Conformity In George Orwell's Nineteen Eighty-Four

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Many different concepts and subjects revolving around politics and the human condition are covered throughout the story of George Orwell's famous novel 'Nineteen Eighty-Four'. One of the main concepts is the idea that "whether to conform or to be original comes at a cost either way", which in most ways is a very accurate statement. On one hand, in allowing one's self to conform to what their superiors expect of them, they sacrifice their freedom and independence likely in exchange for safety and a more simplistic lifestyle. On the other hand, the choice to remain original and to not conform to what the "higher ups" tell you to do is a much more dangerous lifestyle, yet at the same time in contrast to conforming, it is a much more free and open-minded…show more content…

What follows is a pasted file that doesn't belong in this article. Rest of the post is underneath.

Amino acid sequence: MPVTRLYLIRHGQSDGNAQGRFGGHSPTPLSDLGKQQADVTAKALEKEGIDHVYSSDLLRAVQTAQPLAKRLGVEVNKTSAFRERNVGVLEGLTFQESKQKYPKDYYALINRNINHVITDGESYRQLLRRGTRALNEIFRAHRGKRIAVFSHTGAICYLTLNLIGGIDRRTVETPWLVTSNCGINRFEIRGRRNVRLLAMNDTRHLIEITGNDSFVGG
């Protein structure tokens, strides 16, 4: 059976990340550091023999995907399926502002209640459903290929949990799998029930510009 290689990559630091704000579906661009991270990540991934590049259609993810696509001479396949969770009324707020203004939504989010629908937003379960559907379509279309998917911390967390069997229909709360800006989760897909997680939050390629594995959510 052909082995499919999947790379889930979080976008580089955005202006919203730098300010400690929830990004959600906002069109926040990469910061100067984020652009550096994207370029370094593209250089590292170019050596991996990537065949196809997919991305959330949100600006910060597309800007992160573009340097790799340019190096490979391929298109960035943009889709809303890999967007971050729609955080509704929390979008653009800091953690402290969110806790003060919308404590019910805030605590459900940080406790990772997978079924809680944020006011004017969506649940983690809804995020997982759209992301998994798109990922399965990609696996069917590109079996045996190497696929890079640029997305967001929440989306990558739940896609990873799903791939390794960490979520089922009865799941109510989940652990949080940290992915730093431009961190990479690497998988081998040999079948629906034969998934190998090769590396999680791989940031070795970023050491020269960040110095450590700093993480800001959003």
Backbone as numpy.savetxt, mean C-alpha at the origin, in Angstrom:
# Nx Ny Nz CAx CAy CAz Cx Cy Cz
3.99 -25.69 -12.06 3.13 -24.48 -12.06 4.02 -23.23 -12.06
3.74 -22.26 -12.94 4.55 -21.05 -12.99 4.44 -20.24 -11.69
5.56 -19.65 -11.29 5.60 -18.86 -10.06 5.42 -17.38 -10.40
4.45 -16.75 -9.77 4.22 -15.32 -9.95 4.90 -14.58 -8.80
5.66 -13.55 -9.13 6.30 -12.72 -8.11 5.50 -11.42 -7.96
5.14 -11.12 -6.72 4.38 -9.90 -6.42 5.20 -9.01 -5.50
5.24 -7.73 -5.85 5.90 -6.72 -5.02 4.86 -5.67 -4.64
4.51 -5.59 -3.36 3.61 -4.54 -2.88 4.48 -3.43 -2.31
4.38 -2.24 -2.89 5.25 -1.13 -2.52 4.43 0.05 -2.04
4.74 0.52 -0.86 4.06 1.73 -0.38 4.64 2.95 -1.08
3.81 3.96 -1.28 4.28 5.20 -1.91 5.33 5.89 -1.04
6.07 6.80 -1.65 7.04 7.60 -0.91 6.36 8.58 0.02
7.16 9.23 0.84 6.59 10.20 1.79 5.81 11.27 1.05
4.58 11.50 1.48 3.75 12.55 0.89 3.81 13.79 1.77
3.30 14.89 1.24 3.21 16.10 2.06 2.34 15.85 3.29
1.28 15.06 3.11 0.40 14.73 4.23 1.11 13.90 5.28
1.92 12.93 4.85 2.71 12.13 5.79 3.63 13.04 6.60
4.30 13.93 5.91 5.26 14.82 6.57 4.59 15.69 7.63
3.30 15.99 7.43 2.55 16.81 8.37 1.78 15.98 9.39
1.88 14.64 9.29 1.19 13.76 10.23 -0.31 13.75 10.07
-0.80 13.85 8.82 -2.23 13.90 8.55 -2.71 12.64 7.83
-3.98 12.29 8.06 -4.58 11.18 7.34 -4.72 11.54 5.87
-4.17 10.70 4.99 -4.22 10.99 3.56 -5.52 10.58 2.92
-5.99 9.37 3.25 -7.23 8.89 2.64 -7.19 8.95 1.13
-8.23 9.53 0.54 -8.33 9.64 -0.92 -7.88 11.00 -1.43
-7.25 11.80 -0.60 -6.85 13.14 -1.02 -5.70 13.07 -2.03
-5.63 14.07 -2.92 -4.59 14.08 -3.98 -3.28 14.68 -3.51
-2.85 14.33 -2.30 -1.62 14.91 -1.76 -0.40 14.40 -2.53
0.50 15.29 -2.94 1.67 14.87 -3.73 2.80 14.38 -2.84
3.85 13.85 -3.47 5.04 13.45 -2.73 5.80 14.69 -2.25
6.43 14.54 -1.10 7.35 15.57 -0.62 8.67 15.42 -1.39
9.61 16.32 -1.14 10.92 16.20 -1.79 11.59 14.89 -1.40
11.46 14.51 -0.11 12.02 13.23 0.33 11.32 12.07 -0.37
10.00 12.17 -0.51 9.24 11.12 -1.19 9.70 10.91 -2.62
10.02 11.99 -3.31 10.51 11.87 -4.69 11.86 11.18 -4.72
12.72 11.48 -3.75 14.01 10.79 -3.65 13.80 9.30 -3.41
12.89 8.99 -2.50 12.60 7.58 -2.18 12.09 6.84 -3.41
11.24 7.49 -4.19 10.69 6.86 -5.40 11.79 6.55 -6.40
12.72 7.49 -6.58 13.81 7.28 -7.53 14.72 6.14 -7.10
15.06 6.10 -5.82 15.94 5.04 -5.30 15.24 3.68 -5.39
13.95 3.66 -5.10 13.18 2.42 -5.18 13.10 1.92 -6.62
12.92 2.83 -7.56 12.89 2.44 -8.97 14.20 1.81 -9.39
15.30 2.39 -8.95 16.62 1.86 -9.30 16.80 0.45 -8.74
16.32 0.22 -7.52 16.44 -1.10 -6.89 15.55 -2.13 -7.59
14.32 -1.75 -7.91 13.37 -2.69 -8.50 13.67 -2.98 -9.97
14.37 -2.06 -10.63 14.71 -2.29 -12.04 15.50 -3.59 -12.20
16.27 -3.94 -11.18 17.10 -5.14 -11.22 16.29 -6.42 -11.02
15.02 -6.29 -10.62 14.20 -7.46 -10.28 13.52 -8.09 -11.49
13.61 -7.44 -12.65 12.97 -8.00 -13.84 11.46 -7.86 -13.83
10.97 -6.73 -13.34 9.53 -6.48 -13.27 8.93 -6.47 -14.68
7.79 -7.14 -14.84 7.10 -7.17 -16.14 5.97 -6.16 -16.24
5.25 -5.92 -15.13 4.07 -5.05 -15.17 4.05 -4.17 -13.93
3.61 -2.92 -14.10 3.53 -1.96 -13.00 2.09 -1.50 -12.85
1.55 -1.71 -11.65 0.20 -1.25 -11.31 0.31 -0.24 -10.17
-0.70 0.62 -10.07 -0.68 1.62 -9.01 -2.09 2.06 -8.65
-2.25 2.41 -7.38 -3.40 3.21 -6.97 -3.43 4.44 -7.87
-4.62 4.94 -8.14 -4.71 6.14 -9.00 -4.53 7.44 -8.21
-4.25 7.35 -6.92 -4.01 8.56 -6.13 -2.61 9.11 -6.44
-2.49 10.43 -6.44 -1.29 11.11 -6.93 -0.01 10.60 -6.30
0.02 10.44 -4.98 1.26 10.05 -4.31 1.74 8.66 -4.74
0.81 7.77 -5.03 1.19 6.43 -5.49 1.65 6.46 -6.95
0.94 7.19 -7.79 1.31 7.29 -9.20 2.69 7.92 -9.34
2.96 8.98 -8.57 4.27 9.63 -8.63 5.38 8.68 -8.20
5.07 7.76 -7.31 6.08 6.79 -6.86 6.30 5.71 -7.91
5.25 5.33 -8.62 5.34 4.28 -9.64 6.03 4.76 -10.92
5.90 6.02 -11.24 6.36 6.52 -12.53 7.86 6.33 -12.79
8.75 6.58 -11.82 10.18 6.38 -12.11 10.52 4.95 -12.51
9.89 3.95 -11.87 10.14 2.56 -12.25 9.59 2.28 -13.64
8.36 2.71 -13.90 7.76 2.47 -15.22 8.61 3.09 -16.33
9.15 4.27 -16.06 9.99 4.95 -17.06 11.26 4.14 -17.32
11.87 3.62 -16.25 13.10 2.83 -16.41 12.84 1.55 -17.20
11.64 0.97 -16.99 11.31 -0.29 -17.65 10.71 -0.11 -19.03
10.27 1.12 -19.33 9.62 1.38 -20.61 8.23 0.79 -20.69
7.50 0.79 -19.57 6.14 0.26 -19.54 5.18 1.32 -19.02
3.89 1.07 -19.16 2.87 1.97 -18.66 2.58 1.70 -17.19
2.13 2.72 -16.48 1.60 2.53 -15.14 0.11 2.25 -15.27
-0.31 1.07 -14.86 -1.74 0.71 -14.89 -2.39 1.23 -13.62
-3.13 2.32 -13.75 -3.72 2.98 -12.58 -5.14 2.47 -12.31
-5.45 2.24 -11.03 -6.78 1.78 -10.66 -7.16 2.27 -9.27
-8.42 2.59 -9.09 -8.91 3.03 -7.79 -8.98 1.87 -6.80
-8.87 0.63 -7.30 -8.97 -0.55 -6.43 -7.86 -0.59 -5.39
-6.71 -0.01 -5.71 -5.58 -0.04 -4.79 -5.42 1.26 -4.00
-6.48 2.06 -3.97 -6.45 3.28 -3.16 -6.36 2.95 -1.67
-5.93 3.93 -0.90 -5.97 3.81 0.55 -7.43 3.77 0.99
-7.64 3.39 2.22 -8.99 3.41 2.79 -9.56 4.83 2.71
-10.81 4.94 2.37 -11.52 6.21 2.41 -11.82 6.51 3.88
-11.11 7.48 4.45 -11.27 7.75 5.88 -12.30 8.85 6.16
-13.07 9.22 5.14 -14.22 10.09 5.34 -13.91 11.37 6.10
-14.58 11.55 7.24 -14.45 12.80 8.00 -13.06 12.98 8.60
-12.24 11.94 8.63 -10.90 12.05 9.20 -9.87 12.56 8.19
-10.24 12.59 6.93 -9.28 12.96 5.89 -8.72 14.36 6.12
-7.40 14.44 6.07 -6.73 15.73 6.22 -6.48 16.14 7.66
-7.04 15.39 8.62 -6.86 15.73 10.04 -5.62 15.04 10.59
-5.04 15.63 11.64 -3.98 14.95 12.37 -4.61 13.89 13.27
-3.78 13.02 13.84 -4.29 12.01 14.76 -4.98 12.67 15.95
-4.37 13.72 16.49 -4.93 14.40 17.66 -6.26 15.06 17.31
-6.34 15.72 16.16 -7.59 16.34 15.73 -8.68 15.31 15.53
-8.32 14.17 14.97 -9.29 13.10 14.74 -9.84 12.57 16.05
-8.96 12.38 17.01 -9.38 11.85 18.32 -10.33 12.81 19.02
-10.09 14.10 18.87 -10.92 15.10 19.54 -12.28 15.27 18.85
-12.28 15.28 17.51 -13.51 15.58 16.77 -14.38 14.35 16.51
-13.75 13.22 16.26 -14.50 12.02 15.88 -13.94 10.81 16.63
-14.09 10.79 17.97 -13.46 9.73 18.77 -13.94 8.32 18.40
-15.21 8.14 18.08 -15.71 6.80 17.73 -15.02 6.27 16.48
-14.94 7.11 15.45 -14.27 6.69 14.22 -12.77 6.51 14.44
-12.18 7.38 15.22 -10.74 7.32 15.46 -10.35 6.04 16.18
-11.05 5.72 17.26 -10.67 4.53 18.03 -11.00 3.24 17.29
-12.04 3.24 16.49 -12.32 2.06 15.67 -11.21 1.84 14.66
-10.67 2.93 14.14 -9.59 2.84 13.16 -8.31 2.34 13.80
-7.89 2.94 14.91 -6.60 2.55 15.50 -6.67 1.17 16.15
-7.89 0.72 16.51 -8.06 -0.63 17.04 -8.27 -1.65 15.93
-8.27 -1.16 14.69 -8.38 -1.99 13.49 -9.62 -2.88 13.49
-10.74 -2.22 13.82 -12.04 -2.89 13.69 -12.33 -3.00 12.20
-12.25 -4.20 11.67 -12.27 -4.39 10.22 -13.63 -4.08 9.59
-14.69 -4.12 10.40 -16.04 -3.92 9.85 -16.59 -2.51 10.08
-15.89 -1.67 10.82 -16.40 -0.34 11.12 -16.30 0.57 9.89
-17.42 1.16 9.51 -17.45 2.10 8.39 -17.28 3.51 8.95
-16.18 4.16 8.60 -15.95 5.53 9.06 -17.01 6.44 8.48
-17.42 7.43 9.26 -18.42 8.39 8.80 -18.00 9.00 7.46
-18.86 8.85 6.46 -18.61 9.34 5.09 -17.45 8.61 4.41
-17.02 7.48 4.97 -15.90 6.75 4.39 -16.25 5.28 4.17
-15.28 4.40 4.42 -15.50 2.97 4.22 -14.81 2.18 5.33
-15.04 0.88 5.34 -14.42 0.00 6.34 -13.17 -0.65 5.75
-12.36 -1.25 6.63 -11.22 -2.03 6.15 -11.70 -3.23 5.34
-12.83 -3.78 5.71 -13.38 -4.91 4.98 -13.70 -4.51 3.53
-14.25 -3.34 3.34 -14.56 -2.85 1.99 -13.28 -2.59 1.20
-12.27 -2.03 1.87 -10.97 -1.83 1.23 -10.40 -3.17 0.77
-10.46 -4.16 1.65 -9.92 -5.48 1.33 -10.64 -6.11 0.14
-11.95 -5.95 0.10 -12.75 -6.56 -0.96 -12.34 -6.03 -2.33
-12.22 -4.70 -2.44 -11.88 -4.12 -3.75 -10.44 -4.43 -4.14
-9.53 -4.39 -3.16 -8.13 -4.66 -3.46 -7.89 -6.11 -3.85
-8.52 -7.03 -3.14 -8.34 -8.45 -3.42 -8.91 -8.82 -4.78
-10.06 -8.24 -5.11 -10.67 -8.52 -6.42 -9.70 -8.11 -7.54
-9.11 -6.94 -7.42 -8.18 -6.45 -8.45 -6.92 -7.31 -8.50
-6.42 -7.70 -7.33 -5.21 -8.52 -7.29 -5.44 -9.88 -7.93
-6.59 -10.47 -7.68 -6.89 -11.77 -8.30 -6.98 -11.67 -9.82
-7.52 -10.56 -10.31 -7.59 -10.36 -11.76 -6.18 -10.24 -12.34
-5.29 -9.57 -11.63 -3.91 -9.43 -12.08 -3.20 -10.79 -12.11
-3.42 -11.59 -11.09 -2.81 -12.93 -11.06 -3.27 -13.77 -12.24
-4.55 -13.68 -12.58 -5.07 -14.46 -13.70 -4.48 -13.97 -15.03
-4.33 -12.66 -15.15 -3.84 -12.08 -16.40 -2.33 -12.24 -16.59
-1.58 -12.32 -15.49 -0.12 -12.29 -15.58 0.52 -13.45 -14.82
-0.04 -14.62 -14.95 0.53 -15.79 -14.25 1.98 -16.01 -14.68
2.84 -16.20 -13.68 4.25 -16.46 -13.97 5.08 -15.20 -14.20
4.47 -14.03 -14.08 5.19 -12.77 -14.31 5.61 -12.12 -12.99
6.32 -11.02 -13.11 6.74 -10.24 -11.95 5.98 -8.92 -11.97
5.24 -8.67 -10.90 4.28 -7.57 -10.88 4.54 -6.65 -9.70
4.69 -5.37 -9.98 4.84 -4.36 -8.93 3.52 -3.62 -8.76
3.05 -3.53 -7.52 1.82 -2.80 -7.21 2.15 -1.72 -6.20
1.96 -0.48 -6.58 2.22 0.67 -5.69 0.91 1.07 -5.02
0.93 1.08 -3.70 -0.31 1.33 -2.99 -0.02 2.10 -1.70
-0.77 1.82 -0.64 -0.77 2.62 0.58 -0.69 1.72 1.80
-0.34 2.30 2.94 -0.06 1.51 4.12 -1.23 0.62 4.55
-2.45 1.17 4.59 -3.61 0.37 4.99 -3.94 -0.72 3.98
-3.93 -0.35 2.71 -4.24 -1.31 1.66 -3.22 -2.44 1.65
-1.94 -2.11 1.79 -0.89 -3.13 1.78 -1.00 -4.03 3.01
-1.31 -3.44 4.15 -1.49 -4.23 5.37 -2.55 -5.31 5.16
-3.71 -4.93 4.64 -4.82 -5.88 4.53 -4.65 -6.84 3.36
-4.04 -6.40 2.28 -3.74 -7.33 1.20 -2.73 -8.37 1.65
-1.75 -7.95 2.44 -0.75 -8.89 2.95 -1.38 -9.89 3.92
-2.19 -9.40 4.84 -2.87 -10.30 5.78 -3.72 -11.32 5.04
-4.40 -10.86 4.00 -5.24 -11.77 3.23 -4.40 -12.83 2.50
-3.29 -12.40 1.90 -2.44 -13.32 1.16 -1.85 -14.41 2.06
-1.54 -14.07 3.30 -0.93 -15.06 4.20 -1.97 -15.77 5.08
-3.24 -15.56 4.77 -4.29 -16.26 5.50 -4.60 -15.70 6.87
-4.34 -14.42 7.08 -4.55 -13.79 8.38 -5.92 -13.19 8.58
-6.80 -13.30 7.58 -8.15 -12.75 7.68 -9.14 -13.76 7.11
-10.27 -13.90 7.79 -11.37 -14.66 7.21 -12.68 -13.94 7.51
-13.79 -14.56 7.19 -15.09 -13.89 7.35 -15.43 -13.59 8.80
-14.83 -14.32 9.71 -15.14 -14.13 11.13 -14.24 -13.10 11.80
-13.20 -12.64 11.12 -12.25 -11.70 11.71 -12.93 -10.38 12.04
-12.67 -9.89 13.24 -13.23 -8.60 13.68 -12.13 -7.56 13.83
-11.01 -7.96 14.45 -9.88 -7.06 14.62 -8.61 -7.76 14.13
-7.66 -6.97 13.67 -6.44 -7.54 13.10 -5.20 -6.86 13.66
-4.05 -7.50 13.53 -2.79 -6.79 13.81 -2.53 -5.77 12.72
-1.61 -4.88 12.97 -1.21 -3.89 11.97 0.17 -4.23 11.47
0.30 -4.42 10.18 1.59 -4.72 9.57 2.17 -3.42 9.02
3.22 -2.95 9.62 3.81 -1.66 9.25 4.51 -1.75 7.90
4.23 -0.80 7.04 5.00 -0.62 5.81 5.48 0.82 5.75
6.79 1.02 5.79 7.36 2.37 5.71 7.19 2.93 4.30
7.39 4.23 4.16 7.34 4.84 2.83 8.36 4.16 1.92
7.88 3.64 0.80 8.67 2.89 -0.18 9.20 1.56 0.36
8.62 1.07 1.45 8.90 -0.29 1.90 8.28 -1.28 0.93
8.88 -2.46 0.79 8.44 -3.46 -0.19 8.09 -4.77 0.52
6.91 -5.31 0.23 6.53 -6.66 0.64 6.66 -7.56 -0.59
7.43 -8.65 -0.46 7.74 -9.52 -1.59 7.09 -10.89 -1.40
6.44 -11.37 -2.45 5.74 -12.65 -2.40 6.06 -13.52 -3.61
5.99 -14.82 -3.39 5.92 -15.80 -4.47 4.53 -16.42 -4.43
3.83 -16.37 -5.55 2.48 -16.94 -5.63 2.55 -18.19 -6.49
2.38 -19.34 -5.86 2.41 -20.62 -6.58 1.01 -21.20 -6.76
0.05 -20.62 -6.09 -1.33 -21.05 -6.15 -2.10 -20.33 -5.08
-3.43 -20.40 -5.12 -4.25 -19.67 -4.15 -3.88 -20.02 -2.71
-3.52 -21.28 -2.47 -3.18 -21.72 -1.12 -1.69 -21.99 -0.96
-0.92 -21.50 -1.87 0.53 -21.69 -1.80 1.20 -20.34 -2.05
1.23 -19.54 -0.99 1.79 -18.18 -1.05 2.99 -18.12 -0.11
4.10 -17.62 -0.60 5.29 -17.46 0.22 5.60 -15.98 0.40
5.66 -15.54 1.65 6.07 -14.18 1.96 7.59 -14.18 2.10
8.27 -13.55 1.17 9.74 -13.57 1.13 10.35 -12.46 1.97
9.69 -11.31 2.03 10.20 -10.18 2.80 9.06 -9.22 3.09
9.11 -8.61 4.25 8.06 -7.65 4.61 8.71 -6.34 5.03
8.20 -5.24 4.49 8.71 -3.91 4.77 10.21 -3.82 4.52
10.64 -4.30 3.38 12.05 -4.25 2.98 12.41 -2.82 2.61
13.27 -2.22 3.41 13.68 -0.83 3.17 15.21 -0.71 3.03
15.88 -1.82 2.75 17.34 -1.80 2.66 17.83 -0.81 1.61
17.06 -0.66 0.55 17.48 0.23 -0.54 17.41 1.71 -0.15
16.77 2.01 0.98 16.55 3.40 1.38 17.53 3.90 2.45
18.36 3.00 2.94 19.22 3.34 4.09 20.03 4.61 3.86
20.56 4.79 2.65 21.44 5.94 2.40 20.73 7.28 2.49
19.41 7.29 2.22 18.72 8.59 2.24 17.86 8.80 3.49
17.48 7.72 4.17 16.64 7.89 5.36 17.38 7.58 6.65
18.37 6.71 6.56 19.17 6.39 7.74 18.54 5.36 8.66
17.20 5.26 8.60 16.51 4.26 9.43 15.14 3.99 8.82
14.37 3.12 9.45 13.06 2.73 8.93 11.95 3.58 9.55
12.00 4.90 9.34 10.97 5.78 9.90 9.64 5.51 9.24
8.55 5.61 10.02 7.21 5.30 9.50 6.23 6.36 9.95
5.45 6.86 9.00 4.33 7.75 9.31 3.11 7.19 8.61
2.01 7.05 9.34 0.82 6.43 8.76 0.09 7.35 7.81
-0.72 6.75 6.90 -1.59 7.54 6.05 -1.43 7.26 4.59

The Party enforces conformity on a brutal scale, in that those who show even the slightest signs of disobedience or independence are taken away to a large facility known as the Ministry of Love, where they are tortured physically and mentally until they worship The Party and its fictional mascot Big Brother, after which they are eventually executed. The Party uses all sorts of methods to make sure that little to no acts of disobedience are missed. Telescreens are placed in nearly every location in order to hear and see everything that everyone does at every moment; Thought Police patrol the streets and hide amongst the crowds of people, acting as spies and reading people's subtlest movements and expressions, and even children born into the new world are brought up to spy on their parents and eventually reveal them as enemies of The Party. The result of all these methods of information gathering is that no one can keep their secrets from The Party, not even when they're talking in their sleep. In summary, conforming gives people guaranteed safety, in exchange for any forms of freedom, true happiness and acknowledgement of one's own independence, as is provided by

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